Unless Something Changes, Nothing will Change

tl;dr: About 1 in 8 deaths in 2022 in Canada were caused by COVID-19. Organ damage caused by COVID seems to be persistent. Each time you get COVID, you and your children roll the dice again as to whether you die or get Long COVID. Get boosted, mask (with an N95 respirator) when you’re indoors with others. Get COVID as few times as you can, and if you get it, rest up longer than you think you need to. Push for better (HEPA) air filtering and ventilation (more air interchanges per hour).

It’s been three and a half years since COVID-19 burst into the world consciousness, and ten months since I last wrote about it.

With cases dramatically increasing in North America , and numerous people being ‘surprised that COVID-19 is still a thing‘[1] the time seemed right for an updated review of what we know.

Ontario COVID-19 Wastewater Signal, showing the current (November 2023) peak as the highest in the past 13 months.
Ontario COVID-19 Wastewater Signal, showing the current (November 2023) peak as the highest in the past 13 months.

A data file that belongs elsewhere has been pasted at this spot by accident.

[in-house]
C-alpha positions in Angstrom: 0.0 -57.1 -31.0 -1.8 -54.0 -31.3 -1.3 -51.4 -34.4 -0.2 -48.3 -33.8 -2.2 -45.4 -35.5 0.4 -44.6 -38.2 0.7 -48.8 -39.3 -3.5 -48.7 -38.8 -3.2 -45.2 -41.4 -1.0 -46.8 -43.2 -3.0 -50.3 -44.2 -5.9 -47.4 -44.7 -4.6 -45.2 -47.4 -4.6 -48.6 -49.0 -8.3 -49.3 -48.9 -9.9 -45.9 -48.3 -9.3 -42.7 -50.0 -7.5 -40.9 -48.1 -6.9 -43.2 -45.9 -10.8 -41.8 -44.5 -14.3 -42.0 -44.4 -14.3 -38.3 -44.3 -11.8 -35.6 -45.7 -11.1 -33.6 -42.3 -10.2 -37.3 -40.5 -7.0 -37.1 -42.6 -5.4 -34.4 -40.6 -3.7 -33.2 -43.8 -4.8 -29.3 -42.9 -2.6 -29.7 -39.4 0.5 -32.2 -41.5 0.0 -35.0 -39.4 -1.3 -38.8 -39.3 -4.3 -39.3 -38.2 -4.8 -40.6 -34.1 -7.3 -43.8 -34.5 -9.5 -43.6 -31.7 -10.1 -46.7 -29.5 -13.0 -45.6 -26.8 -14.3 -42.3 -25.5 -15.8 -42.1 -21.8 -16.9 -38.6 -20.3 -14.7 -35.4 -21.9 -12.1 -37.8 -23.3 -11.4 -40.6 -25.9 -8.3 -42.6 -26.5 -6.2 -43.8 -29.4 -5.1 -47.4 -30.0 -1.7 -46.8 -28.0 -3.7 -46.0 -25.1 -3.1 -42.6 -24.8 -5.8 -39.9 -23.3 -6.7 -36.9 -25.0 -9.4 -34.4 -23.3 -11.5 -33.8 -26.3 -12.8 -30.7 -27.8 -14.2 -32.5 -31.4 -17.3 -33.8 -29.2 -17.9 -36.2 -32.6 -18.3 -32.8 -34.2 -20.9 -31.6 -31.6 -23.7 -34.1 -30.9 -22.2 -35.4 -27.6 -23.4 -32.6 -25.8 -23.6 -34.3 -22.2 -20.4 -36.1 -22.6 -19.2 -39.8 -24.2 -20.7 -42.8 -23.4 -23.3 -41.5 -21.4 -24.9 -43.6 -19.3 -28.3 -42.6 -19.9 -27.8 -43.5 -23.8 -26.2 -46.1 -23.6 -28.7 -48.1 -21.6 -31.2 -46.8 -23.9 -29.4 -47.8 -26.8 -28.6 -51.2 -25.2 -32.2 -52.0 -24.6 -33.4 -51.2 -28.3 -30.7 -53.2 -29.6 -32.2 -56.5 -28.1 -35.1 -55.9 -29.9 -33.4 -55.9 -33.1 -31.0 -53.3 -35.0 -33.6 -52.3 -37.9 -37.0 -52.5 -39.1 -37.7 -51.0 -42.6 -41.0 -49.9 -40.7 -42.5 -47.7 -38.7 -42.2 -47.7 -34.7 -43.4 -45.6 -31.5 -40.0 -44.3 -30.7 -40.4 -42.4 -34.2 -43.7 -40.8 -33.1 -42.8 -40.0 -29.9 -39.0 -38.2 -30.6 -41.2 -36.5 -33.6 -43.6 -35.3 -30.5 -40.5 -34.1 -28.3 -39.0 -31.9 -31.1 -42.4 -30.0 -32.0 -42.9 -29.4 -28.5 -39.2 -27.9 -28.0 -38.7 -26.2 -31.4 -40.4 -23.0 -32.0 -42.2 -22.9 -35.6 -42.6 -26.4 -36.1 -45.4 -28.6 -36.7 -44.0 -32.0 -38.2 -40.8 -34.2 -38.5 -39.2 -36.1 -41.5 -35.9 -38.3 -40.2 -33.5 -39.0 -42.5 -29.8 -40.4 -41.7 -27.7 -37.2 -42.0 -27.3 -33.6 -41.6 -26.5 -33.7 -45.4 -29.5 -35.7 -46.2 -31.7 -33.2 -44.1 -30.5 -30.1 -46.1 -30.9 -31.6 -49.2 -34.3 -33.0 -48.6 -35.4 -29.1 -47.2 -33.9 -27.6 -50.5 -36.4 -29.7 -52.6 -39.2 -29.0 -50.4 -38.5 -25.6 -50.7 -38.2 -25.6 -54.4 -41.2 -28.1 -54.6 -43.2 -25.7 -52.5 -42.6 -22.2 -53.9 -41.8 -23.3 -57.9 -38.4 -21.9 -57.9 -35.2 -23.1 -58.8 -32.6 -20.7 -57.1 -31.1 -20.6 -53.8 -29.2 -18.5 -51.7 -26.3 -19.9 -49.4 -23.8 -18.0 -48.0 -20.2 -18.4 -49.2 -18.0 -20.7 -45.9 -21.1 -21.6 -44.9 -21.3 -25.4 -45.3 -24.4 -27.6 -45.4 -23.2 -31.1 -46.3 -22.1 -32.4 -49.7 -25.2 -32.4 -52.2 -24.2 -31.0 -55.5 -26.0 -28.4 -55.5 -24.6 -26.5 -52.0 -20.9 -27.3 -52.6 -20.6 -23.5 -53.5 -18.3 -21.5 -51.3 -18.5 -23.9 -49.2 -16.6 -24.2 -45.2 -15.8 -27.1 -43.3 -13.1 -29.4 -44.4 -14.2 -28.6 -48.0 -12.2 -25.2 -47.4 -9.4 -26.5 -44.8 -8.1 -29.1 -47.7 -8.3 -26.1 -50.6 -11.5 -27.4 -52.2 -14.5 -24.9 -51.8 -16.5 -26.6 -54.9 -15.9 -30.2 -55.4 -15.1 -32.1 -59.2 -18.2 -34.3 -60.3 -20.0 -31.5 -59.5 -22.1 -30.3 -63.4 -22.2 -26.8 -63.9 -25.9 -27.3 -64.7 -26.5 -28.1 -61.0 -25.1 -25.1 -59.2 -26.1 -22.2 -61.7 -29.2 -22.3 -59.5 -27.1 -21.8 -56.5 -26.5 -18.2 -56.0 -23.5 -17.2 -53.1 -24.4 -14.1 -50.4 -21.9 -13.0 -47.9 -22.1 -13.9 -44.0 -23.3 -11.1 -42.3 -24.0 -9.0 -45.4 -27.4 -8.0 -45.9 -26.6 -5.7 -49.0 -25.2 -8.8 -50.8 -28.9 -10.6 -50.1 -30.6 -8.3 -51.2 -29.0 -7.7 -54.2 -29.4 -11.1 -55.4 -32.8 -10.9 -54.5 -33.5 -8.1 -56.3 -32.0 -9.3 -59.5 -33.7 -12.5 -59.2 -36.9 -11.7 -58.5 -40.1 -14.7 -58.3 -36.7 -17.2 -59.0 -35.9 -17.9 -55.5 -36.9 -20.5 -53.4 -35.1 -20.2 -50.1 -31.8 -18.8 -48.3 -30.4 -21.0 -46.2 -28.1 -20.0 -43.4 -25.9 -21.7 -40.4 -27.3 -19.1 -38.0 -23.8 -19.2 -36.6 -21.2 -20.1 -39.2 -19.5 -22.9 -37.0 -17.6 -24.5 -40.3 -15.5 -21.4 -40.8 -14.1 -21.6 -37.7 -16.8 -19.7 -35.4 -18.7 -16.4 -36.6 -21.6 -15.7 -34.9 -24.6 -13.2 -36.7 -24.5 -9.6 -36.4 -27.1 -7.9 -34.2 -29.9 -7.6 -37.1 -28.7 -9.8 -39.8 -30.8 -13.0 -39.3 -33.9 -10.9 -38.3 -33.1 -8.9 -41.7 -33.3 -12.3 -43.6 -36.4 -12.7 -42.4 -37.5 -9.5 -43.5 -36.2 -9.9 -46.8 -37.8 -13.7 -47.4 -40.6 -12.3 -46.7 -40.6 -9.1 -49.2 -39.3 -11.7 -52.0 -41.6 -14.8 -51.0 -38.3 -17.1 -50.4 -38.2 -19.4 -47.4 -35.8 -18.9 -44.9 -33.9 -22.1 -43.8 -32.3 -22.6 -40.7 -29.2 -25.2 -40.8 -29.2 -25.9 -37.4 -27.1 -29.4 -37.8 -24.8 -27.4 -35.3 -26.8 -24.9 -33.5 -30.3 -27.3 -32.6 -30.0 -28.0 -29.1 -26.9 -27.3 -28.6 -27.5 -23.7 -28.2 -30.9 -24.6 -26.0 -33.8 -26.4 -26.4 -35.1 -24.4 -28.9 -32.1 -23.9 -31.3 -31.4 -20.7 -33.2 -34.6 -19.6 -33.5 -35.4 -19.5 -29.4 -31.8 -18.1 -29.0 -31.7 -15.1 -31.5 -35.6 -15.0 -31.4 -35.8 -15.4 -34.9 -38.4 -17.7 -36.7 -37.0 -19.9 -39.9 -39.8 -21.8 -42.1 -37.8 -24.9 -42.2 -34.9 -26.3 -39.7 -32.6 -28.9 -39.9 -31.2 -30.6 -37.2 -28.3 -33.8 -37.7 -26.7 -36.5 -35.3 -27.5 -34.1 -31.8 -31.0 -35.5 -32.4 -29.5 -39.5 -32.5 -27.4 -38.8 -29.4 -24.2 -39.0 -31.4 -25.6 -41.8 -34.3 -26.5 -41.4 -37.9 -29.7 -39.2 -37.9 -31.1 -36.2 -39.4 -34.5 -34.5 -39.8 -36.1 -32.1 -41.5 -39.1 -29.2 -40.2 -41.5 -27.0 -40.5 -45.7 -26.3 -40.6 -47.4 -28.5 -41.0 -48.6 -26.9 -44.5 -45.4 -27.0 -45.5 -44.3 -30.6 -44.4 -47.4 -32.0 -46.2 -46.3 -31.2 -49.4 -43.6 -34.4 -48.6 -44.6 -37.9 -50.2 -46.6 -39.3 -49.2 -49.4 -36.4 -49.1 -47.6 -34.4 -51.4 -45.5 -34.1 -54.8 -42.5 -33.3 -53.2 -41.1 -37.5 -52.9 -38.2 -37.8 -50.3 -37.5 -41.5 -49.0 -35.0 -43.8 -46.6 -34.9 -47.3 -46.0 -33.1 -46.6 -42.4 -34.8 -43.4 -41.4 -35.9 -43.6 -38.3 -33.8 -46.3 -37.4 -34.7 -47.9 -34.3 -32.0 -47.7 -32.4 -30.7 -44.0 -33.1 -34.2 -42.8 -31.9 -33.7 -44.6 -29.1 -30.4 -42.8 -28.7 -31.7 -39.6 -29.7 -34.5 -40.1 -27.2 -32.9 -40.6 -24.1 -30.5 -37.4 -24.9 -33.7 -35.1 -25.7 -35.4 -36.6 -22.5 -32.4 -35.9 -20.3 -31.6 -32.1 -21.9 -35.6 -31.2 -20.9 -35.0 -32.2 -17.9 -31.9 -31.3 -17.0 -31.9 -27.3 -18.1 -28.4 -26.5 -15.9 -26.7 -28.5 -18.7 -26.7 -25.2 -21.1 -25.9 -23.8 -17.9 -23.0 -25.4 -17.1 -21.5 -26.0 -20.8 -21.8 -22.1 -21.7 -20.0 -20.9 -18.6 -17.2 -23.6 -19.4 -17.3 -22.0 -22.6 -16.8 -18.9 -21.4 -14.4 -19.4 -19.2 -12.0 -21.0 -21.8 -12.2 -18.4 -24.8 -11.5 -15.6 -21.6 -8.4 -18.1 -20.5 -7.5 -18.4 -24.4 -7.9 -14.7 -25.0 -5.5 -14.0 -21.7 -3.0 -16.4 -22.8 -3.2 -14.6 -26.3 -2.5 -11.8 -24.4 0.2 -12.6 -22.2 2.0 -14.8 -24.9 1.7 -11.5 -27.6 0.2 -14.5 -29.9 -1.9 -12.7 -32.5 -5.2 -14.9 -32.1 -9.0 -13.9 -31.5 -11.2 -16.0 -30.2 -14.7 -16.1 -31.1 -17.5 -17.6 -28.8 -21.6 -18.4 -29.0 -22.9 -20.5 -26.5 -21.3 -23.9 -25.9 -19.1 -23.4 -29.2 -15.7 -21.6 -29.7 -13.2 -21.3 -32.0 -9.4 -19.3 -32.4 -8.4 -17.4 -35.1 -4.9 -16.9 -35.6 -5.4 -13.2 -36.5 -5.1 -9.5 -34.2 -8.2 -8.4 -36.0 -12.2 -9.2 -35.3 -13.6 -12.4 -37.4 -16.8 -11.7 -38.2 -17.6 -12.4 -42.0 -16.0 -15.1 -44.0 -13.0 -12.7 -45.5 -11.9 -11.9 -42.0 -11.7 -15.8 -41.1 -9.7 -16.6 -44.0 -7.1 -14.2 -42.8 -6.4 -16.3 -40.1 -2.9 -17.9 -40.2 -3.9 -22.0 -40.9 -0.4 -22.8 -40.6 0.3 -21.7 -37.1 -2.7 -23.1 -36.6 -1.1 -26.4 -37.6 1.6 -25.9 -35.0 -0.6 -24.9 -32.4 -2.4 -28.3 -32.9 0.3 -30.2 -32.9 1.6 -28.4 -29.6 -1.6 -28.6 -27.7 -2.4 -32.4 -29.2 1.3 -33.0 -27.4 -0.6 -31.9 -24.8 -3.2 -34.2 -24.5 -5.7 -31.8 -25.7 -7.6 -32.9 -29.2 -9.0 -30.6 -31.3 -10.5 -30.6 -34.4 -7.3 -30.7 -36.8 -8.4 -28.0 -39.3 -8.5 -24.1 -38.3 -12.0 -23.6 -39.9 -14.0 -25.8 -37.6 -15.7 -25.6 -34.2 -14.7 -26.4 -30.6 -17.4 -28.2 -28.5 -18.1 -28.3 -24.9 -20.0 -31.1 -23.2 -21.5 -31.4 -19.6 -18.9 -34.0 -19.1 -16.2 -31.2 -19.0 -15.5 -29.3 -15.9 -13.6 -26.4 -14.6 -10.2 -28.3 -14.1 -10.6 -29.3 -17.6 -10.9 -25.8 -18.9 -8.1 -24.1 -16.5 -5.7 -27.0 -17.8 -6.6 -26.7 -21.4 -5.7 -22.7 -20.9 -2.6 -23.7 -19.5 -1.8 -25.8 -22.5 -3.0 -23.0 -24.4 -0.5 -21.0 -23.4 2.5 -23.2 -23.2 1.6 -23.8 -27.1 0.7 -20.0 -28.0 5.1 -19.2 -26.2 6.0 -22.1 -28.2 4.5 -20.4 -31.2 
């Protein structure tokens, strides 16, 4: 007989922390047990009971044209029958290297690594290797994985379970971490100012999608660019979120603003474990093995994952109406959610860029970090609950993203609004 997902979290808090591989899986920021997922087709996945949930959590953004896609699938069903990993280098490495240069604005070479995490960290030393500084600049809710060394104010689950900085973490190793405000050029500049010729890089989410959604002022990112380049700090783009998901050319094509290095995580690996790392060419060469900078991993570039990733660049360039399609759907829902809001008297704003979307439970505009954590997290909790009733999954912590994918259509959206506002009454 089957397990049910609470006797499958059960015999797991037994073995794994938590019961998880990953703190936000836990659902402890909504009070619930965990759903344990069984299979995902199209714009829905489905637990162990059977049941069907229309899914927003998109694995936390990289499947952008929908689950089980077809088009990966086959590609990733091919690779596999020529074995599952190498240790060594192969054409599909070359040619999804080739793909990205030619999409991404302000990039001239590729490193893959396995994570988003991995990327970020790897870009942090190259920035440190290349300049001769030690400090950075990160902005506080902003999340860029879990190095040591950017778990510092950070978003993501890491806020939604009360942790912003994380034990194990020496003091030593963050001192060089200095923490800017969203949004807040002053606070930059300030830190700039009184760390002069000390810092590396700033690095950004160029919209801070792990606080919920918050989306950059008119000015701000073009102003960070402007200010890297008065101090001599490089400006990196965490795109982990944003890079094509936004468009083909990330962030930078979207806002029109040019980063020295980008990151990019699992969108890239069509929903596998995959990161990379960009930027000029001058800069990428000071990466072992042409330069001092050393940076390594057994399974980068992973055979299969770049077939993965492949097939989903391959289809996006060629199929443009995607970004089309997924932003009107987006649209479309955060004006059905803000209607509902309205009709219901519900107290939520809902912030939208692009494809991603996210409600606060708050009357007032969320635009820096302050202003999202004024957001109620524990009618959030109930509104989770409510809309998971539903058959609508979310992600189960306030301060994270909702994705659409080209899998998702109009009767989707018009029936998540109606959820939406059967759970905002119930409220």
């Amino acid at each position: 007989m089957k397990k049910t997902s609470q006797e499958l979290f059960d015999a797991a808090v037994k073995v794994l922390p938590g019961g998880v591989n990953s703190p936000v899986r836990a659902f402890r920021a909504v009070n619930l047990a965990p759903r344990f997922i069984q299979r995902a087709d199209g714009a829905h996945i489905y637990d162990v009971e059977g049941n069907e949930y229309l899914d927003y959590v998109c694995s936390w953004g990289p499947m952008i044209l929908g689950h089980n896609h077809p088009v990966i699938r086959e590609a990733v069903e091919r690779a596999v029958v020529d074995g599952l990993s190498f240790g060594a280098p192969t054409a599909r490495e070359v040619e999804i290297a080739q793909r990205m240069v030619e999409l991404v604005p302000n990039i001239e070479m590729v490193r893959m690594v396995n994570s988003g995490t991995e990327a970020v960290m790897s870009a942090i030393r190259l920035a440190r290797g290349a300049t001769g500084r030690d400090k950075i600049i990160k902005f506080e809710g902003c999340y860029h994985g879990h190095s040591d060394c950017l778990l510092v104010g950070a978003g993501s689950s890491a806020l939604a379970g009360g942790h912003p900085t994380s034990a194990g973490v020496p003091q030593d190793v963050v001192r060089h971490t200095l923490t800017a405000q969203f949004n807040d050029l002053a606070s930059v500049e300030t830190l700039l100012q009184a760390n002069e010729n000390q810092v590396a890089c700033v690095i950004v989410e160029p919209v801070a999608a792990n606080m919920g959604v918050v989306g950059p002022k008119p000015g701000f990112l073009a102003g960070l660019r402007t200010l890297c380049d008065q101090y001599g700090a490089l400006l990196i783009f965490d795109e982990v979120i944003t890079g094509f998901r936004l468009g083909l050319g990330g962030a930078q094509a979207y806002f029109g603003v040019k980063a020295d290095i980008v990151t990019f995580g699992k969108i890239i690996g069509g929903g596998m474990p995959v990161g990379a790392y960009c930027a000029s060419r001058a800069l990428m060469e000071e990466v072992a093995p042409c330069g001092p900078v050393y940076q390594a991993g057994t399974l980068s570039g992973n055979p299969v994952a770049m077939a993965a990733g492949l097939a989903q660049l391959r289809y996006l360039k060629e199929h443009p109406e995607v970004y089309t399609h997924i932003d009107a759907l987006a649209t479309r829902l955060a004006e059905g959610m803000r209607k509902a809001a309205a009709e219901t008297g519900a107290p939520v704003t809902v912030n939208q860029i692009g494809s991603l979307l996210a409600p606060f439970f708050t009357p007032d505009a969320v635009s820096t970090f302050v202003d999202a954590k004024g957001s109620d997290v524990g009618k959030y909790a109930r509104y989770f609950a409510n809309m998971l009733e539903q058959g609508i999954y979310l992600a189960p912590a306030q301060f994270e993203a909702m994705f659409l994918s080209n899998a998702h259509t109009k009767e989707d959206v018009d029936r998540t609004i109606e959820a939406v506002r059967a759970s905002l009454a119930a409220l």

What is COVID-19 and how do you get infected??

COVID-19 is an airborne contagious disease caused by the coronavirus SARS-Cov-2, transmitted from an infected person through inhaled aerosols. These aerosols can linger in indoor air for hours.[2]

How does COVID-19 work?

The SARS-Cov-2 virus affects numerous parts of the body, by attaching its ‘spike protein’ to the ACE2 receptor found in the lungs, heart and cardiovascular system, gastro-intestinal system, and kidneys, causing issues and organ damage in all of those areas.

Longitudinal studies have shown that this organ damage is persistent, with 80-100% of damage present at 6 months still being present at 12 months[2a].

SARS-Cov-2 is also known to have effects on the brain, causing loss of taste/smell and vertigo.[3] Last time, I also reported the UK ‘Brain Bank’ study[3a] which showed ‘detected damage to areas of the brain associated with taste and smell, along with measurable cognitive impact, even when COVID cases which required hospitalization were excluded’, suggesting that even ‘mild’ COVID cases cause brain damage.

In 2022, StatsCan[4] shows that there were about 43 thousand ‘excess deaths’ in Canada (compared to 2019 and earlier), with 18 thousand people specifically confirmed to have died from COVID.

COVID Deaths:

	2018	2019	2020	2021	2022		1/x cause
Cancer	79,726	80,372	81,242	82,822	82,412	24.67%	4.05
H & Str	67,750	67,081	68,191	68,762	71,272	21.33%	4.69
COVID19			15,890	14,466	19,716	5.90%	16.94
Accid.	15,855	15,527	16,818	19,257	18,365	5.50%	18.19
All:	285,704	285,301	308,412	311,640	334,081	100.00%	
Excess:	0	0	16,334	21,718	43,378	12.98%	7.70